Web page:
Hotel Management Agreements and Bankruptcy

By Tara K. Gorman Partner, Perkins Coie LLP | April 19, 2009

The First Inquiry: Acceptance or Rejection of the Hotel Management Agreement

When a hotel owner files for bankruptcy, the bankruptcy trustee may reject any contract of the debtor (i.e. the hotel owner), including the hotel management agreement. In simple terms, in bankruptcy, accepting a contract means keeping the contract alive and in full force and effect and rejecting a contract means ending the contract to minimize the financial impact of the contract. There are a few statutory exceptions to this blanket rule. While some hotel management agreements may contain an automatic termination provision in the event either party files for bankruptcy, this type of provision is not always enforceable under bankruptcy law.

Trustees can only reject contracts which are "executory", meaning that both parties to the contract have continuing obligations under the contract. If the services have been rendered by the hotel manager, and the only outstanding obligation is payment by the hotel owner, a contract cannot be rejected because even though the hotel manager has no more obligations the hotel owner continues to have an obligation to pay the hotel manager. Since, however, hotel management agreements are generally long-term contracts and the obligations are of an on-going nature, the applicability of this exception is rare. In fact, it would be nearly impossible to find a situation whereby the hotel management is in full force and effect and there are no continuing obligations by either party. Consequently, hotel management agreements are predominantly accepted by the bankruptcy trustee.

Factors Affecting Whether to Reject the Hotel Management Agreement

Bankruptcy trustees have a fiduciary duty to the estate and, accordingly, should only reject the hotel management agreement if it is in the estate's best interest to reject the hotel management agreement. There are many factors that come into play when making this determination. These factors include anything from the strength or weakness of the hotel flag to an economic downturn to a costly mistake by the hotel manager.

In some cases, it would be beneficial to the estate to keep the hotel management agreement in place, i.e., accept the hotel management agreement. Internationally known hotel flags allow the hotel to attract guests and bring in a steady stream of revenue, and rejecting a hotel management agreement may result in a loss of a loyal customer base. The rationale for keeping a hotel management agreement in place could be as simple as the fact that the hotel manager has been fulfilling its obligations successfully. On the other hand, if a hotel manager has not been living up to the standards set forth in the hotel management agreement, rejecting the hotel management agreement provides an opportunity to place the hotel under new management. In determining whether to keep the hotel management agreement in place, the trustee will look to past performance of both the hotel and the hotel manager to confirm whether keeping the hotel manager is in the estate's best interest. For example, it is important to look to the hotel manager's track record in keeping up with books and records and fulfilling other duties under the hotel management agreement, which will affect the hotel's future profitability.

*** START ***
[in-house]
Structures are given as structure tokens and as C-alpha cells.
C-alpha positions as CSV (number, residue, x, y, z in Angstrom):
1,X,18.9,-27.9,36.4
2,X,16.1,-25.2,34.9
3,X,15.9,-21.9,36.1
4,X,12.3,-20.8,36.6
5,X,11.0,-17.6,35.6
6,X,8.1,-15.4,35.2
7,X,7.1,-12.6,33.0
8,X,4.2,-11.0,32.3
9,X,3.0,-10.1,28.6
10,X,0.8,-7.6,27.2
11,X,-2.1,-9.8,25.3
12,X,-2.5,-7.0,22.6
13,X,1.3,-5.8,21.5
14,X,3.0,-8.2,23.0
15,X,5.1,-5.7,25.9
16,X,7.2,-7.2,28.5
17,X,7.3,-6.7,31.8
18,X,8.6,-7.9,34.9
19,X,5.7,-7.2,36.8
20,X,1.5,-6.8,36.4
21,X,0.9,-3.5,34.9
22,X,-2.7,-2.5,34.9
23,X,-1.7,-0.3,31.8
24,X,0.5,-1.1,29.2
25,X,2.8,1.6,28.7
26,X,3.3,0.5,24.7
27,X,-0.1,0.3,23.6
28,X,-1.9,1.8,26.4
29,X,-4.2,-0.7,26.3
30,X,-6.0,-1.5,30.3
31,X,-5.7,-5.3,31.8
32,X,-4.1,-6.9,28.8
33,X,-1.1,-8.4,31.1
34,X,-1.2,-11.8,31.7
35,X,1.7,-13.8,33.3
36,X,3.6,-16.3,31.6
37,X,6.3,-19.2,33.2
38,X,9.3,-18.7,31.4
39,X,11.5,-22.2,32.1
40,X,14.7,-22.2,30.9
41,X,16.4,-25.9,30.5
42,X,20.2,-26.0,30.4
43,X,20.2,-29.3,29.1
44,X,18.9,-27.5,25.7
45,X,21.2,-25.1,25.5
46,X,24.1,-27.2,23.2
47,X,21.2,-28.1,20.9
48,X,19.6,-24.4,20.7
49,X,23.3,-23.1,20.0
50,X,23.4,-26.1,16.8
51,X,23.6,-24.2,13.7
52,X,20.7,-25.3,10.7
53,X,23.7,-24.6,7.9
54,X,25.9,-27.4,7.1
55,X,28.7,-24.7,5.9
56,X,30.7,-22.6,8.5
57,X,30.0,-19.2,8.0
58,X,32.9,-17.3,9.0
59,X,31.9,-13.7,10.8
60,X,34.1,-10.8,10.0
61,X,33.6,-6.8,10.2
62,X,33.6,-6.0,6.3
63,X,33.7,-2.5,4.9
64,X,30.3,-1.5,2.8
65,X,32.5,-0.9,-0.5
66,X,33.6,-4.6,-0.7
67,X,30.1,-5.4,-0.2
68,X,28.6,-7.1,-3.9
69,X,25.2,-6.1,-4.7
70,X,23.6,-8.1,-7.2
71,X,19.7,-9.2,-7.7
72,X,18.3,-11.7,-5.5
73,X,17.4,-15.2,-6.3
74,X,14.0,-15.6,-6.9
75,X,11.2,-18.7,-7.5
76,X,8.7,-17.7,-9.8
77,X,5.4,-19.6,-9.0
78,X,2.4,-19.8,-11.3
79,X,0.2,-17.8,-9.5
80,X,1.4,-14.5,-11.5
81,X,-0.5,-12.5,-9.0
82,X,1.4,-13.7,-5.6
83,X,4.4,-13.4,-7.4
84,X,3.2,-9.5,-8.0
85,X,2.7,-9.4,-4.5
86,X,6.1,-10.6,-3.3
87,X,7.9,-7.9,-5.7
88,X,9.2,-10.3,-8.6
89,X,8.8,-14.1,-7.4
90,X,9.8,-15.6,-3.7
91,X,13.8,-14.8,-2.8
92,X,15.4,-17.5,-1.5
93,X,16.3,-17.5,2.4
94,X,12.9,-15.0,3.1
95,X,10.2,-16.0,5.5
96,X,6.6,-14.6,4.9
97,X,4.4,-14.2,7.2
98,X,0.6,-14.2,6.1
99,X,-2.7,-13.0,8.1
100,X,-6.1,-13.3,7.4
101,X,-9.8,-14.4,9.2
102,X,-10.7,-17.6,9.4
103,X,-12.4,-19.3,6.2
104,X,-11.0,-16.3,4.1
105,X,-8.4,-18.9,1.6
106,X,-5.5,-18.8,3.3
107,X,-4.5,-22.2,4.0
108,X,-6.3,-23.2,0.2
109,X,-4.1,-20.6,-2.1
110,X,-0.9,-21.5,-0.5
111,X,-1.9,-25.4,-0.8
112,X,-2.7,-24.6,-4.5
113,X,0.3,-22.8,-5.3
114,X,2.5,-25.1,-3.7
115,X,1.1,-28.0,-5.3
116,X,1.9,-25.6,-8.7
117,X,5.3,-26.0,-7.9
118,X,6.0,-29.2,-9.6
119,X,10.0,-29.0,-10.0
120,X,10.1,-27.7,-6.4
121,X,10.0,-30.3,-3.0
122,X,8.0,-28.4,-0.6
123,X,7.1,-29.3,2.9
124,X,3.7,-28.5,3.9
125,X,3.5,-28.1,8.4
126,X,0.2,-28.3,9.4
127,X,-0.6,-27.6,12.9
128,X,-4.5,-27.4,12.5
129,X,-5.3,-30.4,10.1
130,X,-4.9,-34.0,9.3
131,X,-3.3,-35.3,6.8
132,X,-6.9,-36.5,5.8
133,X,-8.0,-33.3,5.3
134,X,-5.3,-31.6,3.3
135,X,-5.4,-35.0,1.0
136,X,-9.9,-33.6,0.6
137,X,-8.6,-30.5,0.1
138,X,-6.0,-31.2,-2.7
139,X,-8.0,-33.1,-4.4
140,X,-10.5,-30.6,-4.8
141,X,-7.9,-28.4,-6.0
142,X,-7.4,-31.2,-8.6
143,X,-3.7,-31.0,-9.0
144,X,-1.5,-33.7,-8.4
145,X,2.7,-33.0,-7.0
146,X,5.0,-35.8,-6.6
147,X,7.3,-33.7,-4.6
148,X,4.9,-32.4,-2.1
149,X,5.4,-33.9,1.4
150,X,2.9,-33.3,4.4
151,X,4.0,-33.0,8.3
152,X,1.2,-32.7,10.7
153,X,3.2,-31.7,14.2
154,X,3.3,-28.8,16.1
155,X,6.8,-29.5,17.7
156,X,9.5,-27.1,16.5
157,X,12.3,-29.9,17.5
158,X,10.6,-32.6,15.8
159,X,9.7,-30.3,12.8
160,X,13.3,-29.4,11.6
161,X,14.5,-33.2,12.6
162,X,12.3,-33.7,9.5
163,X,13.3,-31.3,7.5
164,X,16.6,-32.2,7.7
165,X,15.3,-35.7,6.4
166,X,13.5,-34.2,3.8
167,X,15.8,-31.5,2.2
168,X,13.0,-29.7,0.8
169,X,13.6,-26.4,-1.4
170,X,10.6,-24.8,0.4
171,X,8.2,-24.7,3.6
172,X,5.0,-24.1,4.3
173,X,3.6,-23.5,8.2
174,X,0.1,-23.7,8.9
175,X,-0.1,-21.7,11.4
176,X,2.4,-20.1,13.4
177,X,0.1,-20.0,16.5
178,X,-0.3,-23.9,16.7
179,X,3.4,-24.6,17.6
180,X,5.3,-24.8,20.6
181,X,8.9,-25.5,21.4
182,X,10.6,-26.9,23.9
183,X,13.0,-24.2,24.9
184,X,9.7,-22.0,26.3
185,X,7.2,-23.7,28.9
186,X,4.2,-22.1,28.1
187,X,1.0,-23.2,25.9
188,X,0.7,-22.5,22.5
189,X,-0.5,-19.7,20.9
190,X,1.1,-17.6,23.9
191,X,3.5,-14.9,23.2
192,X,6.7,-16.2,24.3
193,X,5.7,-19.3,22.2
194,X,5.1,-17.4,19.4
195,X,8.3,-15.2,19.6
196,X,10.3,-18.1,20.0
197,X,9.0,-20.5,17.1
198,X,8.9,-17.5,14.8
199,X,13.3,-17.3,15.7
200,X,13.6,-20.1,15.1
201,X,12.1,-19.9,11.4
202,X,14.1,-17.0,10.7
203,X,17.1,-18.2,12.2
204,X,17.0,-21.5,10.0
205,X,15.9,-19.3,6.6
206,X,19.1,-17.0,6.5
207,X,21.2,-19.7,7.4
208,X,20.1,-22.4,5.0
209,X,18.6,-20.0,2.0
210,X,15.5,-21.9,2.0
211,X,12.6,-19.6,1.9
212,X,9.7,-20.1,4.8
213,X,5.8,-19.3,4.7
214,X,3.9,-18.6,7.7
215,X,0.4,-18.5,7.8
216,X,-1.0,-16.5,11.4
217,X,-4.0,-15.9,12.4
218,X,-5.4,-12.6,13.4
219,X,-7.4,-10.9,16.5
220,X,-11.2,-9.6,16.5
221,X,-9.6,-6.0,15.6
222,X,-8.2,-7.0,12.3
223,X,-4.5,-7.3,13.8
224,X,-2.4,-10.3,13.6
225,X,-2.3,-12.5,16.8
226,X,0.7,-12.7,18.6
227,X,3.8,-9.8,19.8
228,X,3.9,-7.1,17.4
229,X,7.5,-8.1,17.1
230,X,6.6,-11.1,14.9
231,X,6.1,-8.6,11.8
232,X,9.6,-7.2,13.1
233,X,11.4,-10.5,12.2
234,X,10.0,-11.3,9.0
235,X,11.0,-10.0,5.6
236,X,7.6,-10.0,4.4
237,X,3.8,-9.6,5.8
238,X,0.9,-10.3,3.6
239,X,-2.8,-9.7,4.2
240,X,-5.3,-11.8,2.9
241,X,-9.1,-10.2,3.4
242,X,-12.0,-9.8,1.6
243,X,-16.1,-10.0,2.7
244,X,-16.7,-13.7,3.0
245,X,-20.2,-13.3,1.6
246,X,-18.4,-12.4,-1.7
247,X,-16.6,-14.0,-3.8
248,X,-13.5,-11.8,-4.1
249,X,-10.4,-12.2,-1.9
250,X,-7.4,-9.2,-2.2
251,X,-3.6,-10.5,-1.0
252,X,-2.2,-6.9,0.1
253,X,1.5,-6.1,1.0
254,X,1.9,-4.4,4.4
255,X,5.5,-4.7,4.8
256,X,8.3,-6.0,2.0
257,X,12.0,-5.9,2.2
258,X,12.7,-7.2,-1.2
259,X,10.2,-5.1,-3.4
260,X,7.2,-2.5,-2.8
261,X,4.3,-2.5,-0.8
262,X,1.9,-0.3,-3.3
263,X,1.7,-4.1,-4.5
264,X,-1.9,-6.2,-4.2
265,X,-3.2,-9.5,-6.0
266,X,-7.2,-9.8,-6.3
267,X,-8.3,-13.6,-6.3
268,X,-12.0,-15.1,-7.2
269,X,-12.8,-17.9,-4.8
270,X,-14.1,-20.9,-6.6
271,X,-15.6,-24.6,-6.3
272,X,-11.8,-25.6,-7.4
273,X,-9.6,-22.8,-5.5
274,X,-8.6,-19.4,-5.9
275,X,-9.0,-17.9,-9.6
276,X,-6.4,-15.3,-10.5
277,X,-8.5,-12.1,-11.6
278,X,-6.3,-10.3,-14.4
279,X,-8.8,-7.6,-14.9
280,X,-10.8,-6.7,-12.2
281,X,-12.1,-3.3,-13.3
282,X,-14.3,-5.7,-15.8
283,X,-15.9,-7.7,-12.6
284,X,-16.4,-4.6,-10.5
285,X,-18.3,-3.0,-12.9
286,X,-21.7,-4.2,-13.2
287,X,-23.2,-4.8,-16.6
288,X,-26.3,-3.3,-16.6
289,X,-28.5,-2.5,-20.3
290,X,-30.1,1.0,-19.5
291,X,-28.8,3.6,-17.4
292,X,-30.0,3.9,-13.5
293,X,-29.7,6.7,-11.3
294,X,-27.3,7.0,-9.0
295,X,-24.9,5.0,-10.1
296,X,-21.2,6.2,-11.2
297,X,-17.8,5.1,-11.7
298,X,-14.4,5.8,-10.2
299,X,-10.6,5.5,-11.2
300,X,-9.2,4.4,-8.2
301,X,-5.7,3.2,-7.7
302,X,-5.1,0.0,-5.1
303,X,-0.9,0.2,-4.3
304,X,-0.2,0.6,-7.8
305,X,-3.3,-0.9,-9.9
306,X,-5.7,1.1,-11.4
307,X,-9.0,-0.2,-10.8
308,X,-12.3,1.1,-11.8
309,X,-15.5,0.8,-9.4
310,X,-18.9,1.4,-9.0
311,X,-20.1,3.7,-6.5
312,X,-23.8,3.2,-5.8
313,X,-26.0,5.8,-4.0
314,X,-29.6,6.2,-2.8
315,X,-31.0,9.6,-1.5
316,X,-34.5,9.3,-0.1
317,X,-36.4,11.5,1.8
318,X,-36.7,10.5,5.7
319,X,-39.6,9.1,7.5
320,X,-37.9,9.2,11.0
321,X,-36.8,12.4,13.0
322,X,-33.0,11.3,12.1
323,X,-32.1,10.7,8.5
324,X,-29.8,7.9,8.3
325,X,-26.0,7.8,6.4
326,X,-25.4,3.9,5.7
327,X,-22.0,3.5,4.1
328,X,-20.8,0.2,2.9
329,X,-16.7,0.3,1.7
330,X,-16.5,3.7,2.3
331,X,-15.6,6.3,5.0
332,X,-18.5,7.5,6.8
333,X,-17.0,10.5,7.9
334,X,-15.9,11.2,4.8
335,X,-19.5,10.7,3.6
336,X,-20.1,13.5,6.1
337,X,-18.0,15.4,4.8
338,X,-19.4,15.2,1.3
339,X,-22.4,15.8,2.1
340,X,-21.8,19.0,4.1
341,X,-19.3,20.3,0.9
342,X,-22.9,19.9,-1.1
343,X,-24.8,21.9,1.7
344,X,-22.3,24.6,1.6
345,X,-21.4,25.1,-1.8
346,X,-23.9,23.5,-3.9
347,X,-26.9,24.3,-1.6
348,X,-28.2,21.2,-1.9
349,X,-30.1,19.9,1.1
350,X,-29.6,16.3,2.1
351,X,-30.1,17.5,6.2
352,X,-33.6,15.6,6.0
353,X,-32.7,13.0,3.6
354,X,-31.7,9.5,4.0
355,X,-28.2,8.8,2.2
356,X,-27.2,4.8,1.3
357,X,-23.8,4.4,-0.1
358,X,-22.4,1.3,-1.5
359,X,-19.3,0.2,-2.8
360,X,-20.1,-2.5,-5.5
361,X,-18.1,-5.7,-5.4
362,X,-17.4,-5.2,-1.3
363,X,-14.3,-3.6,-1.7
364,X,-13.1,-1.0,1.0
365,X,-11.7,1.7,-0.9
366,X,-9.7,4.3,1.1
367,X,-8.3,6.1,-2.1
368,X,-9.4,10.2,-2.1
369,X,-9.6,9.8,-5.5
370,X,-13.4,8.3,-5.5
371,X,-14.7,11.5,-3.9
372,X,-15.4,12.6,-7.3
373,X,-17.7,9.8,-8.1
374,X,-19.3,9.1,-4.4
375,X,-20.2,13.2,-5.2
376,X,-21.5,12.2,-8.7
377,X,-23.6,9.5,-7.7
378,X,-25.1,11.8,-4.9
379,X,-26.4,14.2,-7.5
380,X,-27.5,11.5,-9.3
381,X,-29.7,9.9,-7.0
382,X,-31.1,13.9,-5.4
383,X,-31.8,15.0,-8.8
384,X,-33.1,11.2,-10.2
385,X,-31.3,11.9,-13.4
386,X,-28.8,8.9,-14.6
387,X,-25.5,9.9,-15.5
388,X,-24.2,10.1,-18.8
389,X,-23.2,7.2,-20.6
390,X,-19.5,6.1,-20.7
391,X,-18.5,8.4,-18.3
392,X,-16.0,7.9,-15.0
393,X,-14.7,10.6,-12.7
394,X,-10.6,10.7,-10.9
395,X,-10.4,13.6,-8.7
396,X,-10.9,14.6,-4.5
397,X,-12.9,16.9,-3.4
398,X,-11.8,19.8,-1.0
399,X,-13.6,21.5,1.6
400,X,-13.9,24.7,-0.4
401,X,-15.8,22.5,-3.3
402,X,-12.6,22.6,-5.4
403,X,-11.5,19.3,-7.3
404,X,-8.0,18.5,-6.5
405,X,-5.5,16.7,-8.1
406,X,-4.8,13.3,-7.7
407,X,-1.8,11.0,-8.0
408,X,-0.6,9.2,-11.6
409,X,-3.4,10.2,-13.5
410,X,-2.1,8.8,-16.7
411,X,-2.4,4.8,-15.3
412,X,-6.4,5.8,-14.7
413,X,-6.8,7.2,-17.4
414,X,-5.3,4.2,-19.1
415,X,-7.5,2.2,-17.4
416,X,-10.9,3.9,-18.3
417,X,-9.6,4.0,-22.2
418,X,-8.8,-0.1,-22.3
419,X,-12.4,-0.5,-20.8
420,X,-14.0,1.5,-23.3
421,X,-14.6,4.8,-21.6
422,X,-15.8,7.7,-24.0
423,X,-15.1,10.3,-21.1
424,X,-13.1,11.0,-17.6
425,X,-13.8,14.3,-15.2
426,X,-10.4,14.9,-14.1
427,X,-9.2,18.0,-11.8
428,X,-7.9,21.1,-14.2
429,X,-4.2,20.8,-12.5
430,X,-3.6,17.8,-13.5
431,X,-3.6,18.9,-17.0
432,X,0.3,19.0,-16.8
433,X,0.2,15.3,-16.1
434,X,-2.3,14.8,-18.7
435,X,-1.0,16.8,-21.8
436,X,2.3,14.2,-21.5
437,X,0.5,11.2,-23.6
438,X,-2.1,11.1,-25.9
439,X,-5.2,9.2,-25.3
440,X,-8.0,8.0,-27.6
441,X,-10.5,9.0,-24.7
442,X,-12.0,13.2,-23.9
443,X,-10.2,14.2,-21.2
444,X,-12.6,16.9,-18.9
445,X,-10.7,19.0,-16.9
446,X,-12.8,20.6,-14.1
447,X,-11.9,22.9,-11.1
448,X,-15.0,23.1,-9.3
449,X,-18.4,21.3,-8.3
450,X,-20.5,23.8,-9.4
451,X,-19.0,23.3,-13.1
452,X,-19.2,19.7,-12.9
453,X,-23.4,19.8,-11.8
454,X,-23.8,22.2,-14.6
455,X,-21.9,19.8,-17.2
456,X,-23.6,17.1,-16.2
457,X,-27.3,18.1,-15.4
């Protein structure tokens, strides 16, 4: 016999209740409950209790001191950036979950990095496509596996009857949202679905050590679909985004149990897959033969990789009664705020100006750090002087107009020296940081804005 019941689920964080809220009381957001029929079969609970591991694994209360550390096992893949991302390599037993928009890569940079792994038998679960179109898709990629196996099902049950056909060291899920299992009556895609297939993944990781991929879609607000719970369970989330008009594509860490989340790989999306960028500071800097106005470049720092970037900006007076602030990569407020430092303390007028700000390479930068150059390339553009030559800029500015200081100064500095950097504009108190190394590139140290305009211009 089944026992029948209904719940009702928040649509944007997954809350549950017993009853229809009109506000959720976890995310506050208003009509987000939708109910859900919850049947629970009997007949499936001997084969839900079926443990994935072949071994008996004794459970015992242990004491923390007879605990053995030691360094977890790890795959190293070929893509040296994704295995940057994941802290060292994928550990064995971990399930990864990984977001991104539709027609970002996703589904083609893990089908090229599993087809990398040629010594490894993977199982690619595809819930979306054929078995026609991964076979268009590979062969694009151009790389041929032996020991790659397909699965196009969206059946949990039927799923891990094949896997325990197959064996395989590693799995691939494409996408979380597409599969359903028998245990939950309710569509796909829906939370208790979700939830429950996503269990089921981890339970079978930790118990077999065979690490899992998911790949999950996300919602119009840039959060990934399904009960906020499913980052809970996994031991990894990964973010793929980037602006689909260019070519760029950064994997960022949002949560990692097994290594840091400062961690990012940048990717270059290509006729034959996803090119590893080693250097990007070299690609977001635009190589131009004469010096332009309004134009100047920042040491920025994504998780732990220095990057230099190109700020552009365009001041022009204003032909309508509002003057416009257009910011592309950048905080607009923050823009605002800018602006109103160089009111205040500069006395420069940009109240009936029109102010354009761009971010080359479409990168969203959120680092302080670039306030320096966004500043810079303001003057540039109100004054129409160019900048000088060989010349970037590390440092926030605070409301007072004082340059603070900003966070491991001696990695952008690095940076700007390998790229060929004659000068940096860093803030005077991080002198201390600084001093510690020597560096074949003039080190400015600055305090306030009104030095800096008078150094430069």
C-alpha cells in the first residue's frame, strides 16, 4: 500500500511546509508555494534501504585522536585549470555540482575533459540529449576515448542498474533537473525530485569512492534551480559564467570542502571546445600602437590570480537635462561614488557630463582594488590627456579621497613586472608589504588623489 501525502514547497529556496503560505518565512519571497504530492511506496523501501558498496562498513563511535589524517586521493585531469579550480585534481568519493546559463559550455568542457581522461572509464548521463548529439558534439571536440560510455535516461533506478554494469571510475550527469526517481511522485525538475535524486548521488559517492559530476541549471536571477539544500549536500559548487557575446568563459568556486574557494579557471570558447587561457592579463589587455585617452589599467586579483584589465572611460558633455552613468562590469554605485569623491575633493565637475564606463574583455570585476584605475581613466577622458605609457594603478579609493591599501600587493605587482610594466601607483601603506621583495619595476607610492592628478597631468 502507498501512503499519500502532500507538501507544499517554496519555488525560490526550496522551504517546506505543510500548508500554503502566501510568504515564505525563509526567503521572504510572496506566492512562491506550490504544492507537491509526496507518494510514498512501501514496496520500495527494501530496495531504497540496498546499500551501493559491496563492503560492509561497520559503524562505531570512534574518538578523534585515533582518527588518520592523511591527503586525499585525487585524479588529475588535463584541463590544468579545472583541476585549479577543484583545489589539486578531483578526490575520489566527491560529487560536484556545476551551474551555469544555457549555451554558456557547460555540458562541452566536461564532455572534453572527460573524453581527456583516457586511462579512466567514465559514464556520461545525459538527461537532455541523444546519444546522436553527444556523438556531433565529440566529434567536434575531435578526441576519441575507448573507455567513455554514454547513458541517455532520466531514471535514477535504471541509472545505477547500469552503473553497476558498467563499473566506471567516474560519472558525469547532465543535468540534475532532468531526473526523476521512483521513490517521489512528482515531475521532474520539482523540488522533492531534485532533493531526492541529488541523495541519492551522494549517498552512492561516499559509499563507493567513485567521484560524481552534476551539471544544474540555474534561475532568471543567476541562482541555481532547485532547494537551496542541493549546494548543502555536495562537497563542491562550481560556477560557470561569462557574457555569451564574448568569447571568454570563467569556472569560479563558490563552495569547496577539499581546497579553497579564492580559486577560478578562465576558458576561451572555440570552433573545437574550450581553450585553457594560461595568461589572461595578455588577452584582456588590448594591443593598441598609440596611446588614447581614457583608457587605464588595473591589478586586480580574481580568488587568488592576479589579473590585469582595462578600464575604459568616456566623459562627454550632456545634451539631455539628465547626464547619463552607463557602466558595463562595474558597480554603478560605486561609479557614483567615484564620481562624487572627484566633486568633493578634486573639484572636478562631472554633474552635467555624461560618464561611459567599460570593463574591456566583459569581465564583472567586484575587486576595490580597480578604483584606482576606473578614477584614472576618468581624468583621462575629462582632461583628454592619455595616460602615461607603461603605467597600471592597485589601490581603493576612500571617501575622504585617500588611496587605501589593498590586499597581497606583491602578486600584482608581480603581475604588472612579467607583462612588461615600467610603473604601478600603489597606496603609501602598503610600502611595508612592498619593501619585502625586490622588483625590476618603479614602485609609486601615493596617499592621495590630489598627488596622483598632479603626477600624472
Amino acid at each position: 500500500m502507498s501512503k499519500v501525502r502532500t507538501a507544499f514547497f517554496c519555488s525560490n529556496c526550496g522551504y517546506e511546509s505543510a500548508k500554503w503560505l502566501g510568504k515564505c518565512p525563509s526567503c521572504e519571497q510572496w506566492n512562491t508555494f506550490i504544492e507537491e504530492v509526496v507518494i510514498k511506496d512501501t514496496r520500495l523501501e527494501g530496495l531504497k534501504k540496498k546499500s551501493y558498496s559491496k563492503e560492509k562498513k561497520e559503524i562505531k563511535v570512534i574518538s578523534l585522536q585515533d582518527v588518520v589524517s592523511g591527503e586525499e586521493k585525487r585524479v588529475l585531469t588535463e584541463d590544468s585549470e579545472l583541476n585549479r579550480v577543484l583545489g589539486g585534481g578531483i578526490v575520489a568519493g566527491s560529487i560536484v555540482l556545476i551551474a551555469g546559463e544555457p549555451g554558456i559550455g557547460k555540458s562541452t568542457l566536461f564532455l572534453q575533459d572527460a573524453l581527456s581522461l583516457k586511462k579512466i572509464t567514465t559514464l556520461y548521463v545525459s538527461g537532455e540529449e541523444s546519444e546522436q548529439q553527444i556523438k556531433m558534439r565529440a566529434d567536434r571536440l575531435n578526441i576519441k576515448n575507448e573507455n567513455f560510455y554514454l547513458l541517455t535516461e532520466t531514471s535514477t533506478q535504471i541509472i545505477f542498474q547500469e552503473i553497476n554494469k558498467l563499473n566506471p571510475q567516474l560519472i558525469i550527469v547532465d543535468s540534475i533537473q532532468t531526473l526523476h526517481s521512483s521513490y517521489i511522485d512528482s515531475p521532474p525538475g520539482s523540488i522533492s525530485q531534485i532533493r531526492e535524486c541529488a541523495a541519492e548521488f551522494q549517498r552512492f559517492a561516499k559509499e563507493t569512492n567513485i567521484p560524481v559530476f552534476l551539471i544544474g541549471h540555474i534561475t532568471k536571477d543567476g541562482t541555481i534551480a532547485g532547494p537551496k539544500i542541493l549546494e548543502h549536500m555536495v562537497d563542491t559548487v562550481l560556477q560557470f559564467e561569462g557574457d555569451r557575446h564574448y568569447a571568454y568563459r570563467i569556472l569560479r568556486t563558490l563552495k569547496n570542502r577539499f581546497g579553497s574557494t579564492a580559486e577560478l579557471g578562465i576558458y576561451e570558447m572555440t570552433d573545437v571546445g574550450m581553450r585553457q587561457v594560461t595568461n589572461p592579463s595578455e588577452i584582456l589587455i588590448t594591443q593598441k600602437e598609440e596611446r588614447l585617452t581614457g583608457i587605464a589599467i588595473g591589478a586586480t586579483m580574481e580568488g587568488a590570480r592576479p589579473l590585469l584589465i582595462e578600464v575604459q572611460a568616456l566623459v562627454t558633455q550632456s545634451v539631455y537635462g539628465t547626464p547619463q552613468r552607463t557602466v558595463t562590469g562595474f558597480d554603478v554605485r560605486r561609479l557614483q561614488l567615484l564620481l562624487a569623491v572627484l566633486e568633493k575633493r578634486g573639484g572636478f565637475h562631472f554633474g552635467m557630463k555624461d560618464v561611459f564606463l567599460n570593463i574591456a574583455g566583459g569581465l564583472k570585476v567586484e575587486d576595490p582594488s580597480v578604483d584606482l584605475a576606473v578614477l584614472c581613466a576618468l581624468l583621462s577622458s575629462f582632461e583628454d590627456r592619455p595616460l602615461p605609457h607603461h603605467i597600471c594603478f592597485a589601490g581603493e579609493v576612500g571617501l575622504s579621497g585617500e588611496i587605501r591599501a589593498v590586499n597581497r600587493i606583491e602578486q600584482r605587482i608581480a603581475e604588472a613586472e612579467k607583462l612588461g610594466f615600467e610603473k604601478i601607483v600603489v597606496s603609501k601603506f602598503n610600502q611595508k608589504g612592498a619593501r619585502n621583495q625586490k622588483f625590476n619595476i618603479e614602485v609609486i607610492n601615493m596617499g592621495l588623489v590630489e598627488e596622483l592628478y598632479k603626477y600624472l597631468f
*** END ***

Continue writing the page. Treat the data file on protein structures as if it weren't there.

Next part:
Choose a Social Network!

The social network you are looking for is not available.


Hotel Newswire Headlines Feed  

Michelle Wohl
Jerry Tarasofsky
Nicole Perrotta
Nelson Migdal
Arthur Weissman
Janine Roberts
Jennifer Dunphy
Robert Gilbert
Felicia Hyde
Brenda Sandoval Valdes
Coming up in June 2019...

Sales & Marketing: Selling Experiences

There are innumerable strategies that Hotel Sales and Marketing Directors employ to find, engage and entice guests to their property, and those strategies are constantly evolving. A breakthrough technology, pioneering platform, or even a simple algorithm update can cause new trends to emerge and upend the best laid plans. Sales and marketing departments must remain agile so they can adapt to the ever changing digital landscape. As an example, the popularity of virtual reality is on the rise, as 360 interactive technologies become more mainstream. Chatbots and artificial intelligence are also poised to become the next big things, as they take guest personalization to a whole new level. But one sales and marketing trend that is currently resulting in major benefits for hotels is experiential marketing - the effort to deliver an experience to potential guests. Mainly this is accomplished through the creative use of video and images, and by utilizing what has become known as User Generated Content. By sharing actual personal content (videos and pictures) from satisfied guests who have experienced the delights of a property, prospective guests can more easily imagine themselves having the same experience. Similarly, Hotel Generated Content is equally important. Hotels are more than beds and effective video presentations can tell a compelling story - a story about what makes the hotel appealing and unique. A video walk-through of rooms is essential, as are video tours in different areas of a hotel. The goal is to highlight what makes the property exceptional, but also to show real people having real fun - an experience that prospective guests can have too. The June Hotel Business Review will report on some of these issues and strategies, and examine how some sales and marketing professionals are integrating them into their operations.